I have been studying the work of Nisargadatta Maharaj, specifically his book “I Am That” with Adyashanti. It is a source of truth that resonates deeply with me, and I go back to his teachings quite often.
I had a challenge this weekend, in that my former spouse and I had a significant conversation about the extent to which we knew each other as the people we are today. He suggested to me that there is a difference between how I present myself here in my blog, and how he experiences me. I became defensive inside myself, and began to explain how it was he could see that. I spoke about how infrequently he interacts with me. I thought of all the ways I am not a full embodiment of the things that are awakening in me. And then I stopped, recognizing that as ego.
I was reminded of these words. “Defense is the first act of war. If you tell me that I’m mean, rejecting, hard, unkind, unfair, I say “Thank you, sweetheart, I can find all these in my life. I have been everything you say and more. Tell me everything you see, and together we can help me understand. Through you, I come to know myself. Without you, how can I know the places in me that are unkind and invisible? You bring me to myself.” – Byron Katie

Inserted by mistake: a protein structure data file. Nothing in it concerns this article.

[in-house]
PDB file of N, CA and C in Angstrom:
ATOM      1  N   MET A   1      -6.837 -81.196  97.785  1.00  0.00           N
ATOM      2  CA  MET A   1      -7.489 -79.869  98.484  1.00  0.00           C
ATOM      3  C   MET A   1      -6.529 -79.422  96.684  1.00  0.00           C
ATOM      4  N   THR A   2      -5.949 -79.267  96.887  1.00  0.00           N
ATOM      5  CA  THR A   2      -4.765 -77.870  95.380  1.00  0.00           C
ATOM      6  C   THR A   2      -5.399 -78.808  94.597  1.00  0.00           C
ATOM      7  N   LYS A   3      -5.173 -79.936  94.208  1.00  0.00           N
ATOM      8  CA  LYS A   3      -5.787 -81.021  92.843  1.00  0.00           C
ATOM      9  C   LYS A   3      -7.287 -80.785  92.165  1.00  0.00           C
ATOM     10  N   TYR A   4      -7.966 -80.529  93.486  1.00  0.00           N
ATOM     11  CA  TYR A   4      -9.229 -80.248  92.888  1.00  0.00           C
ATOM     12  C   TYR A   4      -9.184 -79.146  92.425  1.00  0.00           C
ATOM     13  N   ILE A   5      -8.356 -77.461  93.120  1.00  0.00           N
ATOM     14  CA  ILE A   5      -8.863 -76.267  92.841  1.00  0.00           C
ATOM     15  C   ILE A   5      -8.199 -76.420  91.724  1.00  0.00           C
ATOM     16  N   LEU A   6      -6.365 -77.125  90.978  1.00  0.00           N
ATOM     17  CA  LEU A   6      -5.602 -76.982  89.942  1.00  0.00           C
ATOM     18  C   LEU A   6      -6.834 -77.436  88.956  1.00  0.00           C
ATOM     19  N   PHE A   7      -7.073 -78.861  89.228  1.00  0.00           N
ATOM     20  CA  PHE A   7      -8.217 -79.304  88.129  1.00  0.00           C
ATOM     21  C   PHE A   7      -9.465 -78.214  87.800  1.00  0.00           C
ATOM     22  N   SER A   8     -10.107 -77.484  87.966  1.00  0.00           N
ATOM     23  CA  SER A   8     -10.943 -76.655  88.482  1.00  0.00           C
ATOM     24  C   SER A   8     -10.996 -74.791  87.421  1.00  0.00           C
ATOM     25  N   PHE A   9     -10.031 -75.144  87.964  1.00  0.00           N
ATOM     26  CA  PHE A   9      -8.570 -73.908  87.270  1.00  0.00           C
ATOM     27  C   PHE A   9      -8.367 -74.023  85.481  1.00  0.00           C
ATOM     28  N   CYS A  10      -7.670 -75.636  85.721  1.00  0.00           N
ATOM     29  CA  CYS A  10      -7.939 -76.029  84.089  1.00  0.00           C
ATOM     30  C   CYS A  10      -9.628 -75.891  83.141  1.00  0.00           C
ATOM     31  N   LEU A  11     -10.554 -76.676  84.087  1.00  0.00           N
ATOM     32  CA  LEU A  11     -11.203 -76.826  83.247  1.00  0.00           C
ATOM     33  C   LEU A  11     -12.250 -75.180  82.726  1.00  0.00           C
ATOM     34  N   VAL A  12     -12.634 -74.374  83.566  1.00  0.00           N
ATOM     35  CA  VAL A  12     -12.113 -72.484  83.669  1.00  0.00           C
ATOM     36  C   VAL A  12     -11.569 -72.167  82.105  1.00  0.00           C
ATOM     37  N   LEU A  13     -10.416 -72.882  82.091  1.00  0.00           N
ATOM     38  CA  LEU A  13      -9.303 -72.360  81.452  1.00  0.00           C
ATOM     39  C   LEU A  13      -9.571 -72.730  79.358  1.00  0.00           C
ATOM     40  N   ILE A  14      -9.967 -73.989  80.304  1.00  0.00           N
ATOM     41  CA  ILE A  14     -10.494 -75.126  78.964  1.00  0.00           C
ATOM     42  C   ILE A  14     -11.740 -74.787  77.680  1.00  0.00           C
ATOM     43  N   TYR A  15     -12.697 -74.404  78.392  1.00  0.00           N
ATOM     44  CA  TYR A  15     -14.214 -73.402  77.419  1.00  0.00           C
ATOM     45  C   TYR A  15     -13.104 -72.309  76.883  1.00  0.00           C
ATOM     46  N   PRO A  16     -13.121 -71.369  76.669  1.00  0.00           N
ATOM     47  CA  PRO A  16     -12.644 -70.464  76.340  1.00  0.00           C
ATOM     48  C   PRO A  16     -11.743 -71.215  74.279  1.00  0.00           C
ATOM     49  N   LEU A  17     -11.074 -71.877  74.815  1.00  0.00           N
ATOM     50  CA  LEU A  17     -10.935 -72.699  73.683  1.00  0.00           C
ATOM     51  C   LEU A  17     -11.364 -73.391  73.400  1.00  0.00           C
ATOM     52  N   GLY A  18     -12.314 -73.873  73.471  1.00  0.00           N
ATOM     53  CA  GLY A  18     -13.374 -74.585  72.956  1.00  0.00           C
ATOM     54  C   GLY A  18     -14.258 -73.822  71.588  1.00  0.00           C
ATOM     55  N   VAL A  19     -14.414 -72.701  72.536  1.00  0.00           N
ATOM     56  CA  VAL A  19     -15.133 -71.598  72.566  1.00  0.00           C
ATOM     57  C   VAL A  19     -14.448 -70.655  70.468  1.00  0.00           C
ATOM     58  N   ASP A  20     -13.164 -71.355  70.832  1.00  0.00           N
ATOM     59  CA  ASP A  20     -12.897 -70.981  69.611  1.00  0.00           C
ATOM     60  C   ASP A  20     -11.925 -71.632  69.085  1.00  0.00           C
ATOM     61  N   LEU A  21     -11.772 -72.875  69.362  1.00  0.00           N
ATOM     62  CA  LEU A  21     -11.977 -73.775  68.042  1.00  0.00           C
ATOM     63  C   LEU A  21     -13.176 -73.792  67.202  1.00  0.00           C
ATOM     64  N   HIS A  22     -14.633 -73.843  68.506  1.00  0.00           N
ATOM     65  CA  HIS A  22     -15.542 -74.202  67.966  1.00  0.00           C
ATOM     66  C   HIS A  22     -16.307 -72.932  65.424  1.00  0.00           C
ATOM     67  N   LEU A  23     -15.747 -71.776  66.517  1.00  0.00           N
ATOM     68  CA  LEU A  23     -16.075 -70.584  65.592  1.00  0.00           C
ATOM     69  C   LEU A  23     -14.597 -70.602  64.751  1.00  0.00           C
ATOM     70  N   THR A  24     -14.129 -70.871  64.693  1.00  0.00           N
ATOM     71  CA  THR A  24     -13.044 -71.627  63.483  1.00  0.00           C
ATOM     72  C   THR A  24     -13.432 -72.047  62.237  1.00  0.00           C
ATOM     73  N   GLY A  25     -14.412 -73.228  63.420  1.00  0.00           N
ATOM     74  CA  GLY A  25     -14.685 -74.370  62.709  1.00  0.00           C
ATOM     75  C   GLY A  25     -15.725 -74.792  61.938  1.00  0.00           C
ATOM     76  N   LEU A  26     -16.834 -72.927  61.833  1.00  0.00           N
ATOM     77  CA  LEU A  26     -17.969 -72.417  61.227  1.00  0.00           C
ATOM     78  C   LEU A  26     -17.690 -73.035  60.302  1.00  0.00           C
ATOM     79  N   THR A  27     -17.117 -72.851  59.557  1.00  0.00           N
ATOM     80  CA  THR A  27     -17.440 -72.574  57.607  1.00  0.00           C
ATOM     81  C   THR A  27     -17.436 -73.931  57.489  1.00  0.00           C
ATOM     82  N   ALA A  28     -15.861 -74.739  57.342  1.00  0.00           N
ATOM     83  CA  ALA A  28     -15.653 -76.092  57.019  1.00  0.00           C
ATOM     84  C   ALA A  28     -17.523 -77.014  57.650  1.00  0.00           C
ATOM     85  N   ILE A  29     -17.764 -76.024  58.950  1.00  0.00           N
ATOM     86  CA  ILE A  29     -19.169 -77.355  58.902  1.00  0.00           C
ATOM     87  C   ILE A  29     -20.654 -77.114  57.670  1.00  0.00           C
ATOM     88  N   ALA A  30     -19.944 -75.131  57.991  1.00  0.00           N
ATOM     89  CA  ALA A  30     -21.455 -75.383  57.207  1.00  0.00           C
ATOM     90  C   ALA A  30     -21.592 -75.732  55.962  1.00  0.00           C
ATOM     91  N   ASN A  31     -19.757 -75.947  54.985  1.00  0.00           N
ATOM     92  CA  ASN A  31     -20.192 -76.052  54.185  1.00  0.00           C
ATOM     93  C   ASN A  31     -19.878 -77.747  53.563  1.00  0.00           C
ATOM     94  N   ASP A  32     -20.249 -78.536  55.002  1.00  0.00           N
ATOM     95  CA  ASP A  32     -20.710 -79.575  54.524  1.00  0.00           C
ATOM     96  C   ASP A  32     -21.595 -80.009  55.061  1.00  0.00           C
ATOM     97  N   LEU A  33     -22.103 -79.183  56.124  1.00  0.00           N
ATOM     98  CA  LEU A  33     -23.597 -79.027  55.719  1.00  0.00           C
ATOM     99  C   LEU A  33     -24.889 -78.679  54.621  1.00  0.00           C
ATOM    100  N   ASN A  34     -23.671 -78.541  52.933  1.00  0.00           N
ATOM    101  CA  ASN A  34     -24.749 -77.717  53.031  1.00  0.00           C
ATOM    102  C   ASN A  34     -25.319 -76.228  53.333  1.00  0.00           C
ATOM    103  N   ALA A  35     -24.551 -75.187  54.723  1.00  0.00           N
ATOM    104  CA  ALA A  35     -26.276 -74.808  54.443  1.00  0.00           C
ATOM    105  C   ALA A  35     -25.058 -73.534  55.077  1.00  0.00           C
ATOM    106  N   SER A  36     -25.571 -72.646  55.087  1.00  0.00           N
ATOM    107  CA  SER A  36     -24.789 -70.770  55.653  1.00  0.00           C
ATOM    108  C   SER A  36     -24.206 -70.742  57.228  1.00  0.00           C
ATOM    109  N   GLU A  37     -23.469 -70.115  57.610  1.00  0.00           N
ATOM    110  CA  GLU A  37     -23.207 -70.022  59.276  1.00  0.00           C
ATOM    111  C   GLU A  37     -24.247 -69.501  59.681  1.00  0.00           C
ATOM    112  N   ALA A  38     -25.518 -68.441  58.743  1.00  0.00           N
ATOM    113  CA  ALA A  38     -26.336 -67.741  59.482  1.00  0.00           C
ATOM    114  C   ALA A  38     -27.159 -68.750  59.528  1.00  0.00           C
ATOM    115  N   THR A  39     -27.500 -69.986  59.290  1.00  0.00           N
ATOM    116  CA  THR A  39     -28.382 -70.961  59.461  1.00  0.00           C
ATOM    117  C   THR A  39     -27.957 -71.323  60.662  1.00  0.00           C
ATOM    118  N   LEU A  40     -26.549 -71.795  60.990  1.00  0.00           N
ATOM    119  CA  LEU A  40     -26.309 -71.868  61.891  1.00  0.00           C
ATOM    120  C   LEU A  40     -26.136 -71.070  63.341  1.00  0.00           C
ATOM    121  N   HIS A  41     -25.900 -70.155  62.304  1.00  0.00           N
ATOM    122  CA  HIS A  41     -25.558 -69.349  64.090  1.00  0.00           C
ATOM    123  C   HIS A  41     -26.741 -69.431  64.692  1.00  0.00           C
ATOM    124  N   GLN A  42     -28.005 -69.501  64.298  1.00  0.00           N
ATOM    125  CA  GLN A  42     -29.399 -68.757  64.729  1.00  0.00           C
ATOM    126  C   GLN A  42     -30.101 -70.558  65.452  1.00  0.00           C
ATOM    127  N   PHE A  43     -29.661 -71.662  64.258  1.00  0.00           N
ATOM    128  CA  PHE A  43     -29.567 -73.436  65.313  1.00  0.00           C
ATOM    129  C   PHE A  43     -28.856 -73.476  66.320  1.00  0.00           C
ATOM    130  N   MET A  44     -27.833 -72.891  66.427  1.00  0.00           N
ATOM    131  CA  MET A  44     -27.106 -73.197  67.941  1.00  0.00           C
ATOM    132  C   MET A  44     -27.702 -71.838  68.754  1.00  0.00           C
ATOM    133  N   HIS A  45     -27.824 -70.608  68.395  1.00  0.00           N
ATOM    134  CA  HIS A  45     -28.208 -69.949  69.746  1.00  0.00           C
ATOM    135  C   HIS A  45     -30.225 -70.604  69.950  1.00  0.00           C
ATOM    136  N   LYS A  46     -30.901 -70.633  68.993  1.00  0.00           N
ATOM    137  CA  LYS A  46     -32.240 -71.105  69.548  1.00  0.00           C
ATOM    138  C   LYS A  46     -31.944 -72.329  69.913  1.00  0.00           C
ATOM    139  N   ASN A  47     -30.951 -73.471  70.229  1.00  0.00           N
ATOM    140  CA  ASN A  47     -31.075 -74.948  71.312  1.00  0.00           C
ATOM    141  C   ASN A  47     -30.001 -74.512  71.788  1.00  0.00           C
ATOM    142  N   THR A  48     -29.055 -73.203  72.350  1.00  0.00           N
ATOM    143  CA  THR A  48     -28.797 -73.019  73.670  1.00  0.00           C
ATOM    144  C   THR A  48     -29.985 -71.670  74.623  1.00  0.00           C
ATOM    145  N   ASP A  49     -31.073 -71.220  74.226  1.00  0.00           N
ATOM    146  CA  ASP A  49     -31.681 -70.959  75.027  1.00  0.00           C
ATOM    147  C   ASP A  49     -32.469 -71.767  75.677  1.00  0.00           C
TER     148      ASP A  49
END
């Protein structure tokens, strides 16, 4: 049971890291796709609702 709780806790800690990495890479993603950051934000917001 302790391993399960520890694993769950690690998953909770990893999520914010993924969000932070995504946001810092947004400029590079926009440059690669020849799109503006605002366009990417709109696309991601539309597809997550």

I do not want to defend my ego. My ego is my patterns of mind, and the more I defend it, the farther I move from the truth of who I am. The farther I move from coming to full Liberation and awakening. Is it true that there is a gap between my awakening insights and how I move through the world? Absolutely there is. And what a gift to have someone with whom I have deep old grooves of ego and pain to be my testing ground! How much love in that soul to be open to that painful exchange so I can fulfill my desire of Awakening! Immediately, my breathing softens and I feel my self from a different place.
“It is such an immense burden to walk around with our Somebody-ness, to protect it and try to assert it all the time because of our idea about our Self. It is so fragile. Yet when we identify with it, it seems so real, and so solid. And so when we awaken out of it, when we realize our consciousness was caught in the dream of our mind, and like any dream, until you become conscious of it, your dream is completely real. When you wake up, all of a sudden you realize it wasn’t real at all. My whole sense of my Self, good bad or indifferent, was a dream my mind made up. The experience of emptiness then is very liberating.” – Adyashanti
I am less concerned with how I am perceived than I am with how often I can remember to return to the “I Am.” I recall the words of Nisargadatta Maharaj and his own path: “My Guru ordered me to attend to the sense ‘I am’ and to give attention to nothing else. I just obeyed. I did not follow any particular course of breathing, or meditation, or study of scriptures. Whatever happened, I would turn away my attention from it and remain with the sense ‘I am’, it may look too simple, even crude. My only reason for doing it was that my Guru told me so. Yet it worked!”